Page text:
Toxoplasma gondii is an obligate intracellular parasite that interacts with calcium storage organelles and induces calcium-dependent signalling in macrophages. This study was performed to determine whether Toxoplasma induces changes in intracellular calcium in these cells. Ratiometric imaging of live, Fura-2 loaded macrophages challenged with T. gondii revealed robust elevations in intracellular calcium. These elevations were late in onset, beginning 15–20 min after addition of parasites and occurred in up to 20% of macrophages in an imaging field. Further characterization of these events revealed that they follow from challenge with live T. gondii, but not heat-killed parasites or soluble Toxoplasma antigen (STAg). Parasite-induced calcium elevations derived from extracellular sources, and were independent of host recognition factors MyD88 and CCR5. These findings indicate that Toxoplasma gondii alters calcium homeostasis in macrophages and this activity is independent of known pathways involved in the innate recognition of this organism.
Our recent experimental results demonstrate that the formation of plasma jets is a fundamental process accompanying the laser produced plasma expansion, if a massive planar target with relatively high atomic number is irradiated by a defocused laser beam. In this paper some new results on the influence of target irradiation conditions on plasma jet parameters are presented. The experiment was carried out at the PALS iodine laser facility, with the third harmonic beam of the pulse duration of 250 ps (FWHM). The beam energies varied in the range of 13–160 J, the focal spot radii in the range of 35–600 µm. The planar massive targets used in the experiment were made of Cu, Ag and Ta. For measurements of the electron density evolution a three frame interferometric system was employed. The jets were observed in the whole range of the laser energy used. The initial velocities of the plasma jets produced in the reported experiment reached the value of up to 7·107 cm/s, the jets were up to 4 mm long including the jet pedestal and about 400 µm in diameter. Calculations of the efficiency of the plasma jet production show that it decreases with increasing the laser energy.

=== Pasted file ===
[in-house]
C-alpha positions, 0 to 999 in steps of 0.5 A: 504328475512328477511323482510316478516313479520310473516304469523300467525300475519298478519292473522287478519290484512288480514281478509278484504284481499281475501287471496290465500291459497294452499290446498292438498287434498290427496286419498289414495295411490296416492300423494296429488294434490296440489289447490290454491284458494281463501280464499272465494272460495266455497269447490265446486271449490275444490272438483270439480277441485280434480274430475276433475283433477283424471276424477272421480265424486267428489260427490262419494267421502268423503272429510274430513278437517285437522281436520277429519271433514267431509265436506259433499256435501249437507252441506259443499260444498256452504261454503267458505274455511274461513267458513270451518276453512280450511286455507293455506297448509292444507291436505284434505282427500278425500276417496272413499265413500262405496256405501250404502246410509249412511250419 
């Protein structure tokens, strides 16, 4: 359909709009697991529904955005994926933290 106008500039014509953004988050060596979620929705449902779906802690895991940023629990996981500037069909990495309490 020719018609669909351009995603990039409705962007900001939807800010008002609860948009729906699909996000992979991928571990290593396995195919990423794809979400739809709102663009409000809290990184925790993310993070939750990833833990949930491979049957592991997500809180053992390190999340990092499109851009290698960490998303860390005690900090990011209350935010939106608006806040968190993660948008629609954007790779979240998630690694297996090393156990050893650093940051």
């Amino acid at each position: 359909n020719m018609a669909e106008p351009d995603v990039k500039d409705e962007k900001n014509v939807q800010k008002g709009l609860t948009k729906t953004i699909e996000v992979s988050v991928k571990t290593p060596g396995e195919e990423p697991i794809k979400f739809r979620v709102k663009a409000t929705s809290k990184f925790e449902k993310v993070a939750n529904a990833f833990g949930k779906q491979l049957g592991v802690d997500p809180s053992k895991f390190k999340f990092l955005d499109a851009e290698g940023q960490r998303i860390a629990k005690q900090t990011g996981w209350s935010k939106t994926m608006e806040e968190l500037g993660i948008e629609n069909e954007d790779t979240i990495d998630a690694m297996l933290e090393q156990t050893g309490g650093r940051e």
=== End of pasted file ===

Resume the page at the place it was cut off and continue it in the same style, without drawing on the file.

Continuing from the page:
We present a series of experimental results, and their interpretation,
connected to various aspects of the hydrodynamics of laser produced
plasmas. Experiments were performed using the Prague PALS iodine laser
working at 0.44 μm wavelength and irradiances up to a few
1014 W/cm2. By adopting large focal spots and
smoothed laser beams, the lateral energy transport and lateral expansion
have been avoided. Therefore we could reach a quasi one-dimensional regime
for which experimental results can be more easily and properly compared to
available analytical models.
Interactions of sub-nanosecond pulses of kJ-class iodine laser
“PALS” with low-density foams and acceleration of Al foils by
the pressure of the heated foam matter are investigated here, both
experimentally and theoretically. X-ray streak camera is used for
evaluation of the speed of energy transfer through the porous foam
material. The shock-wave arrival on the rear side of the target is
monitored by optical streak camera. Accelerated foil velocities, measured
by three-frame optical interferometers, and shadowgraphs, reach up to
107 cm/s. The accelerated foil shape is smooth without any
signature of small-scale structures present in the incident laser beam.
Conversion efficiencies as high as 14% of the laser energy into the
kinetic energy of Al foil are derived. Experimental results compare well
with our two-dimensional hydrodynamics simulations and with an approximate
Formation of transverse inhomogeneities in the corona of a
solid target irradiated by an inhomogeneous main laser pulse